l-NAME treatment, implying that sGC-independent NO activities are also involved (Figure 1, B and C). In comparison, MB provided 100% protection in a mouse model of TNF-induced shock as well as in a model of hyperacute shock induced by TNF in combination with the caspase inhibitor zVAD-fmk, as reported previously (24, 29). Also, lower doses of MB (5 and 10 mg/kg) still provided partial protection (data not shown). However, pretreatment with various doses (5, 10, 15, or 20 mg/kg) of another, more specific sGC inhibitor, 1H-[1,2,4]oxadiazole[4,3-a]quinoxalin-1-one (ODQ) (23, 30), at different time points (4, 2, or 0.5 hours before challenge) did not protect (data not shown). In addition, sGCα1–/– mice (31) deficient for 1 of the 2 isoforms of the α subunit of the heterodimeric sGC enzyme were also not protected against PAF-induced shock (not shown). Together, these results suggest that, downstream from NO, sGC-independent events are most important.
To examine the hypotensive response to PAF, mean arterial blood pressure (MAP) was measured in unrestrained conscious mice using a catheter placed in the femoral artery. As documented before (8), intravenously administered PAF has an extremely fast and drastic hypotensive effect (Figure 2, A and C). However, when mice were pretreated with
l-NAME, PAF caused only a transient and mild drop in blood pressure, followed by a very fast recovery in all but 1 of the mice (Figure 2B). All mice treated with PAF died within 13 minutes (Figure 2A) while only 1 of 5 animals pretreated with
l-NAME died, after 44 minutes (Figure 2B). The MAP of the 4 surviving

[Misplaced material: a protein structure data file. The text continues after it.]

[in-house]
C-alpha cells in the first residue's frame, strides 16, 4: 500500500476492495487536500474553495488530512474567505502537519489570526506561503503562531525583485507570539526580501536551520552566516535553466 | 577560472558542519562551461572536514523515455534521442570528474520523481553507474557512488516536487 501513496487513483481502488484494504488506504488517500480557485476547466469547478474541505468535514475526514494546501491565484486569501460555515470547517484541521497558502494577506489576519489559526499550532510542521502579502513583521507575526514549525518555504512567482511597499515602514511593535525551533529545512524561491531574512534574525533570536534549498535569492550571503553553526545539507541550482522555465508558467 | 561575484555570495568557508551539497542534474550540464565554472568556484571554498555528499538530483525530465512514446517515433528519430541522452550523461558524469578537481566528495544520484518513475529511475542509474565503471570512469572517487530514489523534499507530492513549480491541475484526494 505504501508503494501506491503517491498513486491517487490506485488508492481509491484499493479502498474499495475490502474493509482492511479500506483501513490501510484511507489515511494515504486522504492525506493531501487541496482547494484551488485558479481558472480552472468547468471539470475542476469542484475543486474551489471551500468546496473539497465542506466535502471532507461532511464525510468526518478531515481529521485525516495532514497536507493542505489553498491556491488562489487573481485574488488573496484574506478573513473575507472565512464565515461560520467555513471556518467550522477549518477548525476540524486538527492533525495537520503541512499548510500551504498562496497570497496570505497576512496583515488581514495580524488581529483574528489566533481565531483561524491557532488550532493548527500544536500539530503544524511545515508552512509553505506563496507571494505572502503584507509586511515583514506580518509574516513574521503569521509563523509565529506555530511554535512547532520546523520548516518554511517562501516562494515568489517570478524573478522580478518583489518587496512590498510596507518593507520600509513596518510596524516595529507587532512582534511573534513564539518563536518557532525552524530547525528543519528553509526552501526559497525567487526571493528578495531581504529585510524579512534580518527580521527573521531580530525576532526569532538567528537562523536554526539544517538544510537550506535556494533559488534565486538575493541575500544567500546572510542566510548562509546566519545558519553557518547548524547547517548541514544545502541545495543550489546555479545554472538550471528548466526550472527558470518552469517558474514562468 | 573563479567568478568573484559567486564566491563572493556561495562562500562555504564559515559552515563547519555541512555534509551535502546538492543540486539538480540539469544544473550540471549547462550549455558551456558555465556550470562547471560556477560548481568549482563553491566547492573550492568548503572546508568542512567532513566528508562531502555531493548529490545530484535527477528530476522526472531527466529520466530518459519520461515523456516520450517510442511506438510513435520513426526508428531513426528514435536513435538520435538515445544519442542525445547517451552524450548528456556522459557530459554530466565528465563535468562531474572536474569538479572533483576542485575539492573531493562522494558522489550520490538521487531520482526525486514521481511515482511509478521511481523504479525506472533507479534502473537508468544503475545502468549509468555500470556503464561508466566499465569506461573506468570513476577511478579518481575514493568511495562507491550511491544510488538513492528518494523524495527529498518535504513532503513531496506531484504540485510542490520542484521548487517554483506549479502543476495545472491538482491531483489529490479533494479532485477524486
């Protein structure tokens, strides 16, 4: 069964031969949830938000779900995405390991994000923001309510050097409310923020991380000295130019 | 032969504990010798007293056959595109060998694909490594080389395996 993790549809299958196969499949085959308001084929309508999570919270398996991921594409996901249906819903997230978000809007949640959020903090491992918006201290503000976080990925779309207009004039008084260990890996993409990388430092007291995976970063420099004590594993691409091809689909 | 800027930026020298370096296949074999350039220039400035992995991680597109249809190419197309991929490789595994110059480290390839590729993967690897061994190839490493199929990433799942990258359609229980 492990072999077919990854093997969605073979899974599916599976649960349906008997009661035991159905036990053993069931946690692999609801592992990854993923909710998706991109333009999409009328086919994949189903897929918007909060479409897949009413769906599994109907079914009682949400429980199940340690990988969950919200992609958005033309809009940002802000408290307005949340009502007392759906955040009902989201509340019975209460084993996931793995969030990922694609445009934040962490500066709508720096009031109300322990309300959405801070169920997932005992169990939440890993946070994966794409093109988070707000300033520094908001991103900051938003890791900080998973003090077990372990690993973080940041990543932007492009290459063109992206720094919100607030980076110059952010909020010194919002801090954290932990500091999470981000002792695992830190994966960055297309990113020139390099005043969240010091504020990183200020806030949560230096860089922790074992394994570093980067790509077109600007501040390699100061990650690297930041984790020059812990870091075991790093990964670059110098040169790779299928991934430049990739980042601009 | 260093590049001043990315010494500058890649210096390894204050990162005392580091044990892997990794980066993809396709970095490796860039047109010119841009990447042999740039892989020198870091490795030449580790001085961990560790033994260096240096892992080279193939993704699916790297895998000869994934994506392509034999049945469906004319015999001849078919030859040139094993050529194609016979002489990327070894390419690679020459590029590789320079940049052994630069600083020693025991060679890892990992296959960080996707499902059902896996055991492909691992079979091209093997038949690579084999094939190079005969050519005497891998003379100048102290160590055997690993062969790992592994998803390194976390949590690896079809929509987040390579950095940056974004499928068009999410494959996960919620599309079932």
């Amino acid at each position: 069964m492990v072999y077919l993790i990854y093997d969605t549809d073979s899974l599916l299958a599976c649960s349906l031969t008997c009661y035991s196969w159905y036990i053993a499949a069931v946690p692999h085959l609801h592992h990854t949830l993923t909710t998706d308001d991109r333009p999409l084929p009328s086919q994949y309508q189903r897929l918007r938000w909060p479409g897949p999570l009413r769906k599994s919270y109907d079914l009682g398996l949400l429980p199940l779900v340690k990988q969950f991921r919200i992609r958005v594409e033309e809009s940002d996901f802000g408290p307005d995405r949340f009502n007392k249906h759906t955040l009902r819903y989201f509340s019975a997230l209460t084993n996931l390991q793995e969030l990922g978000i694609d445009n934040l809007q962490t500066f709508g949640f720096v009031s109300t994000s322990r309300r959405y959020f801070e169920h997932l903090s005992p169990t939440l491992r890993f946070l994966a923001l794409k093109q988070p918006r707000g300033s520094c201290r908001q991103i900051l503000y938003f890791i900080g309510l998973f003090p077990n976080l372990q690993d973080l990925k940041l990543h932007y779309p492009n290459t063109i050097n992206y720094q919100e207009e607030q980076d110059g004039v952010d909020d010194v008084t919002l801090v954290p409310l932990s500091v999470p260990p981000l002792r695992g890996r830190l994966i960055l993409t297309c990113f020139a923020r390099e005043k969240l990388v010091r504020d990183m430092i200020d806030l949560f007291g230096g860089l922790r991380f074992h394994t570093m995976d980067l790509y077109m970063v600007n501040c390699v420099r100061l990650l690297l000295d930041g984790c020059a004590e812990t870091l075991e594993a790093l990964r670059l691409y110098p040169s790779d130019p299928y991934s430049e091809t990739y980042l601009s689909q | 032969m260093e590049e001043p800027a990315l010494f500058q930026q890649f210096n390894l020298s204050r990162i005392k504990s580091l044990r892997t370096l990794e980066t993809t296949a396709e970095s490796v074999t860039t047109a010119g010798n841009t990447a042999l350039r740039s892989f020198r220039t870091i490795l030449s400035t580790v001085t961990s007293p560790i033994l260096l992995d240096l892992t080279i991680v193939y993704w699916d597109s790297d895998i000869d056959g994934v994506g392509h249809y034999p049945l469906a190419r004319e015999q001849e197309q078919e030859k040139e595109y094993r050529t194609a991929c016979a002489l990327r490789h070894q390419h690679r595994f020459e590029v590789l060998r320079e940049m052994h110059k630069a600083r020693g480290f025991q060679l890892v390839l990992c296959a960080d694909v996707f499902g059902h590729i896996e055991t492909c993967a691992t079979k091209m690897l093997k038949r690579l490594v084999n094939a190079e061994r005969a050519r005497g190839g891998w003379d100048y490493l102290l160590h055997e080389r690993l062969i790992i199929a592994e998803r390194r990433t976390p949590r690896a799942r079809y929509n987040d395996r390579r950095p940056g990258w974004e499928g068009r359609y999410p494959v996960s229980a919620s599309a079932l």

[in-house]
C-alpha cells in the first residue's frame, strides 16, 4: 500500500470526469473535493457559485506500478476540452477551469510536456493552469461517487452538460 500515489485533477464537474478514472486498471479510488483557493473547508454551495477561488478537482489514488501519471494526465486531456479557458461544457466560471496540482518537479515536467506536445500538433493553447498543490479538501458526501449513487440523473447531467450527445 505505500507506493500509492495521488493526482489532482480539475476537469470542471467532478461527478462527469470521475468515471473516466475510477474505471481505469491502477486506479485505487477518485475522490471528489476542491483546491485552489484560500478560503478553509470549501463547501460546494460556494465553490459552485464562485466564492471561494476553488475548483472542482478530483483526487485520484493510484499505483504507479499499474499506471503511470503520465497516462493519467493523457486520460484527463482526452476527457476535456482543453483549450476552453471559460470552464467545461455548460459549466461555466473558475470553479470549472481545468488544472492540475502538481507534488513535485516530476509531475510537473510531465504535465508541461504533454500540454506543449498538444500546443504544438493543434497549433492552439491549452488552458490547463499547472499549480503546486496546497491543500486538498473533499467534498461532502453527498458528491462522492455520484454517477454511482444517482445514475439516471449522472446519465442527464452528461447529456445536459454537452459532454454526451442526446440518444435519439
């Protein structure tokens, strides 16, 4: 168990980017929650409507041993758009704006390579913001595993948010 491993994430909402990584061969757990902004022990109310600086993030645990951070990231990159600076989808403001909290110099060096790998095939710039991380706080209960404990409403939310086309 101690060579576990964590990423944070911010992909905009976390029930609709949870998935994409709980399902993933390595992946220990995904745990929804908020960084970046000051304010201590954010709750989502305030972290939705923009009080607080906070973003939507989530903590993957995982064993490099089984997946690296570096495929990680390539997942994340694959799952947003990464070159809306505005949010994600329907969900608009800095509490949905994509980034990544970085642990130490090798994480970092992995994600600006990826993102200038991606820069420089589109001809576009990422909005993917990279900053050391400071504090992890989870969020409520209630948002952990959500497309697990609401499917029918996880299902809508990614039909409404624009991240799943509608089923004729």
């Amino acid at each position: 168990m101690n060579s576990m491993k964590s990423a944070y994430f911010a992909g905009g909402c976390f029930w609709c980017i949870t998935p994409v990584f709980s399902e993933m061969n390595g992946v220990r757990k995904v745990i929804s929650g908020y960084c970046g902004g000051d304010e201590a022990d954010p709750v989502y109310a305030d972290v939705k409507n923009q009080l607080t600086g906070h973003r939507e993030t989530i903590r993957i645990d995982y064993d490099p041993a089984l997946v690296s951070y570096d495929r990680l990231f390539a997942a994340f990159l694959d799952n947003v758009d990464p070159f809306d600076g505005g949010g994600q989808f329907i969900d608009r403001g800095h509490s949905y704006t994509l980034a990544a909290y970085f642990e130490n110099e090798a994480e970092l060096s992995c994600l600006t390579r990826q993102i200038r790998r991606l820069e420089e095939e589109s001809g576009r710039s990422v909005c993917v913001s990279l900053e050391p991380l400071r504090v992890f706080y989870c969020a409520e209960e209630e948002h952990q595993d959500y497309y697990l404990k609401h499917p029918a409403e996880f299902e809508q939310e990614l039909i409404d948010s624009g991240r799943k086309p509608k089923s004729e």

l-NAME–treated mice 24 hours after PAF challenge was 132 ± 18 mmHg. We therefore conclude that NO plays a dominant role in acute PAF-induced hypotension. Nevertheless, other vasoactive mediators, such as histamine, serotonin, or leukotrienes, may also contribute in an NO-independent manner, albeit to a much smaller extent.
MAP measurements during PAF shock. C57BL/6 mice were challenged i.v. with 55 μg PAF at t = 0. (A) Individual MAP of PAF-challenged mice. (B) Individual MAP of mice treated with
l-NAME (100 mg/kg, i.v., –2 hours) and PAF. (C) Data points show the mean MAP ± SD of the plots shown in A and B. Error bars are plotted as vertical lines above and below the curves. The number of mice is indicated between brackets. ***P < 0.0001.
NO that causes PAF shock is produced by eNOS, activated via PI3K. To identify the NOS isoform involved, we used various NOS-deficient animals. Injection of PAF in iNOS-deficient mice caused a mortality that was similar to and as rapid as that observed in WT control animals, but age-matched eNOS-deficient animals were significantly protected (Figure 3A), indicating an unexpected pivotal role for eNOS in PAF shock. Studies in vitro have shown that eNOS can be activated by direct serine phosphorylation, obviating the need for calcium and calmodulin binding and causing increased NO production (32, 33). This phosphorylation is mediated by the PI3K/Akt pathway, which can be activated by receptor tyrosine kinases, G protein–coupled receptors, or mechanical forces such as shear stress. Pretreatment with wortmannin (WM), a specific inhibitor of PI3K, completely protected both WT and iNOS–/– mice (Figure 3A), demonstrating the critical importance of PI3K in PAF-induced shock. In addition, Western blot analysis of WT kidney homogenates revealed specific Ser1177 eNOS phosphorylation after PAF challenge, which can be efficiently prevented by WM pretreatment (Figure 3B).
NO that causes PAF shock is produced by eNOS, activated via PI3K. (A) C57BL/6 (WT), iNOS–/–, or eNOS–/– mice were injected i.v. with 55 μg PAF after pretreatment with vehicle or WM. Survival is presented as a combined Kaplan-Meier plot of 2 independent, representative experiments. The total number of mice is indicated between brackets. ***P < 0.0001 compared with PAF in WT mice. (B) Western blot for phosphorylated eNOS (p-eNOS) in kidney homogenates of individual mice 7 or 15 minutes after PAF injection. Where indicated, mice were pretreated with WM.